Contribution to labor productivity growth from TFP was modest in the first half of 1990s, accounting for 25 percent on average for overall growth. Unlike the contribution from capital deepening, it declined in several Asian economies in the second half of 1990s as the decline in output growth was much sharper than the decline in the capital stock. The decomposition of TFP indicates a modest improvement in the contribution from ICT production. For Korea and China, the contribution from ICT production declined due to a drop in the production of telecommunications equipments. In contrast, the production of telecommunications equipment was the key contributor to TFP growth in the second half of 1990s.

IV. Conclusions and Next Steps

Our main conclusion is that the impact of ICT on labor productivity in Asia is currently mainly through capital deepening. As noted in IMF (2001, p. 105): “The effects of such revolutions have generally occurred in three (often overlapping) main stages. First, technological change raises productivity growth in the innovating sector; second, falling prices encourage capital deepening; and, finally, there can be significant reorganization of production around the capital goods that embody the new technology.” Thus we may expect the bulk of the benefits from ICT in Asia (and the world) to accrue in the future.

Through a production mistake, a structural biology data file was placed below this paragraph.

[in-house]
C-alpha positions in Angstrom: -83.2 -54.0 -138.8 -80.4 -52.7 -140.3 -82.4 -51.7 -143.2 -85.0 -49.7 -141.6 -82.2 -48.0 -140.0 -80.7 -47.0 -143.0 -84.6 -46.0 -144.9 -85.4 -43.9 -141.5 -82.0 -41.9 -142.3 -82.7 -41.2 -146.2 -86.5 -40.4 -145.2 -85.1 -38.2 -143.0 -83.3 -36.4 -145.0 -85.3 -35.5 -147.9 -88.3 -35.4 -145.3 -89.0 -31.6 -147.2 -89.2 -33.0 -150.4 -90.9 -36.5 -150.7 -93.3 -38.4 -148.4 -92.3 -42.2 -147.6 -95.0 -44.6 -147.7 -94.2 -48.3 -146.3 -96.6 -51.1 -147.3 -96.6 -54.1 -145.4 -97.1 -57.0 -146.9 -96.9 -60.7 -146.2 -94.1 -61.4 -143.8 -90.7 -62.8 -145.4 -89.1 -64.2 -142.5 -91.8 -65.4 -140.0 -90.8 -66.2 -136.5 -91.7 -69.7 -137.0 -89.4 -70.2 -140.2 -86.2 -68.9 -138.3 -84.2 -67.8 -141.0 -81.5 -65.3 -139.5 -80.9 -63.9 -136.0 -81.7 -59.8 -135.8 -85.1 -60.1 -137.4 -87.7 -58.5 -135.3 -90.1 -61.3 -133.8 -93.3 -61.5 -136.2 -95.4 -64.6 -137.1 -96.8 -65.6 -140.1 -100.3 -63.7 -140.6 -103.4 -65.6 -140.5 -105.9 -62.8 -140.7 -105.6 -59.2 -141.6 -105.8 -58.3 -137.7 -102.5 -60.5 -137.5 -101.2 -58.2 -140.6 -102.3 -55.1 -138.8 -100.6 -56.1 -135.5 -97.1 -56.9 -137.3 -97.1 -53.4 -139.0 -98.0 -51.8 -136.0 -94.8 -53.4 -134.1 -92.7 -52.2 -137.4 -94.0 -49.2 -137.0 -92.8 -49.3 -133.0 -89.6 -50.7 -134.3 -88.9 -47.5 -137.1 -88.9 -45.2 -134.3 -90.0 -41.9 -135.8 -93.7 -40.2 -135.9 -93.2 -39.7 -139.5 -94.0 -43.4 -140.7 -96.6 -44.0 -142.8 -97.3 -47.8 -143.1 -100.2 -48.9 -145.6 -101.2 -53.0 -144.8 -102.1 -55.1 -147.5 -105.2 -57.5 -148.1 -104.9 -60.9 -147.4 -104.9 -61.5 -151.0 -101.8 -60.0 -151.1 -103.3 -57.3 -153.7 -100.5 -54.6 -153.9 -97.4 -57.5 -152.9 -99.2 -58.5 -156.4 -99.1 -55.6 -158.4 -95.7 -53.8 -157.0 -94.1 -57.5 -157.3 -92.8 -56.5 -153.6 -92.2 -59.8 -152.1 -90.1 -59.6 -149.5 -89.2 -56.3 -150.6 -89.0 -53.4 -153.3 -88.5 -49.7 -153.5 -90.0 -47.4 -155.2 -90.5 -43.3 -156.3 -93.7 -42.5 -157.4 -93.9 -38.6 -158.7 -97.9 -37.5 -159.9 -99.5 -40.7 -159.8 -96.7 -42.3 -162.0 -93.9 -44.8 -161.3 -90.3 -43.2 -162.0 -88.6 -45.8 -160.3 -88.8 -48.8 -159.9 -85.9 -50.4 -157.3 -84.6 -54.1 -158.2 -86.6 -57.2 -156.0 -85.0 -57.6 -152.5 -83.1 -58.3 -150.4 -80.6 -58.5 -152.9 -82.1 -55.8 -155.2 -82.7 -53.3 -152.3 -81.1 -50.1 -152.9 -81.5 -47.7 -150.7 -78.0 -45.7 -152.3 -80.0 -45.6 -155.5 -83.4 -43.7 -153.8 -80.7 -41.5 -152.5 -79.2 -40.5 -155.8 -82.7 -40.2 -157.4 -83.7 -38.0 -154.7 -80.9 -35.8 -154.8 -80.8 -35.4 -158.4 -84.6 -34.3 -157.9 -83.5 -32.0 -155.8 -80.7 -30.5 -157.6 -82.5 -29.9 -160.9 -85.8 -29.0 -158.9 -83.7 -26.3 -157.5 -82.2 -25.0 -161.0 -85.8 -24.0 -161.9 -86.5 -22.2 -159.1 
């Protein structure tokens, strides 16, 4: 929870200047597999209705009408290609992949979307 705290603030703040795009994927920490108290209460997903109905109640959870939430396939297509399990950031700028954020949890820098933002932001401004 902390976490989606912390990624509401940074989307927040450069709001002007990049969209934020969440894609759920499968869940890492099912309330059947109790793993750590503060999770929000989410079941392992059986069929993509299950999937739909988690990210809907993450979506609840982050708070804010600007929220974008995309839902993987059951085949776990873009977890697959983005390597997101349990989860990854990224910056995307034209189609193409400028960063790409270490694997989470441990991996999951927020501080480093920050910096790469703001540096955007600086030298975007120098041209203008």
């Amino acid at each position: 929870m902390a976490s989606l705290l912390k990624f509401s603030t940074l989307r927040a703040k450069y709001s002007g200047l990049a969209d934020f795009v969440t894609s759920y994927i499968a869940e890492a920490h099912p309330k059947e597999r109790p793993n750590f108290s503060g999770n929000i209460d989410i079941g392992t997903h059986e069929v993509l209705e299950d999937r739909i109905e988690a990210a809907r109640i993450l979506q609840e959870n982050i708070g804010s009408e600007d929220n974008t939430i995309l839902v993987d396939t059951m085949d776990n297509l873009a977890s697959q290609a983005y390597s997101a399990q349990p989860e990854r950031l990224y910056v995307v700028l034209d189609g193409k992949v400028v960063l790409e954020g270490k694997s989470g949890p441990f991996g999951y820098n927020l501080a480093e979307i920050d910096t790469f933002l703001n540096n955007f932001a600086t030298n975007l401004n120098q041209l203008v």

The agenda for future work investigating the implications of the ICT sector for growth in Asia would include an assessment of the indirect effects of the ICT sector on productivity and growth (through the use of ICT in other sectors), a refinement of the data used— including the development of country-specific hedonic price indices, and alternative methodologies that do not require the imposition of restrictive assumptions such as constant returns to scale.


Growth Accounting Framework

Basic framework

The neoclassical production function is:

where A is the level of technology, K is the stock of capital, and L is the labor force. Differentiating (A1) with respect to time, we obtain:

(FA/Y) (ġ) is the growth due to technological change (Solow residual) and is given as.6